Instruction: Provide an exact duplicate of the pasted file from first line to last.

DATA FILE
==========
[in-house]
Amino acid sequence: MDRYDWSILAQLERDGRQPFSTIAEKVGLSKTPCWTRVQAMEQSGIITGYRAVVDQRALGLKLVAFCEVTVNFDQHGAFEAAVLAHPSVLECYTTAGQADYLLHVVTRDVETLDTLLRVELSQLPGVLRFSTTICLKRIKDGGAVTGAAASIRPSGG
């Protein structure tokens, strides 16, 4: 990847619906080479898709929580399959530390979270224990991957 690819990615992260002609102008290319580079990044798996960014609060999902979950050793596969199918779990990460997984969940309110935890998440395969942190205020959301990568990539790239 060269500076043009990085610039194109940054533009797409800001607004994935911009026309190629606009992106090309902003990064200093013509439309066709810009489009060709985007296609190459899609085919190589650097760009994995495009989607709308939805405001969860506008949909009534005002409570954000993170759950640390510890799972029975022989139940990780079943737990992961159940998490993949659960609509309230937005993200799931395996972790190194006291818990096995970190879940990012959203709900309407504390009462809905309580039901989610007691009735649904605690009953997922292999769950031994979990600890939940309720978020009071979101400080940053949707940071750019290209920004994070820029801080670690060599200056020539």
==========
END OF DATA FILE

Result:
[in-house]
Amino acid sequence: MDRYDWSILAQLERDGRQPFSTIAEKVGLSKTPCWTRVQAMEQSGIITGYRAVVDQRALGLKLVAFCEVTVNFDQHGAFEAAVLAHPSVLECYTTAGQADYLLHVVTRDVETLDTLLRVELSQLPGVLRFSTTICLKRIKDGGAVTGAAASIRPSGG
């Protein structure tokens, strides 16, 4: 990847619906080479898709929580399959530390979270224990991957 690819990615992260002609102008290319580079990044798996960014609060999902979950050793596969199918779990990460997984969940309110935890998440395969942190205020959301990568990539790239 060269500076043009990085610039194109940054533009797409800001607004994935911009026309190629606009992106090309902003990064200093013509439309066709810009489009060709985007296609190459899609085919190589650097760009994995495009989607709308939805405001969860506008949909009534005002409570954000993170759950640390510890799972029975022989139940990780079943737990992961159940998490993949659960609509309230937005993200799931395996972790190194006291818990096995970190879940990012959203709900309407504390009462809905309580039901989610007691009735649904605690009953997922292999769950031994979990600890939940309720978020009071979101400080940053949707940071750019290209920004994070820029801080670690060599200056020539």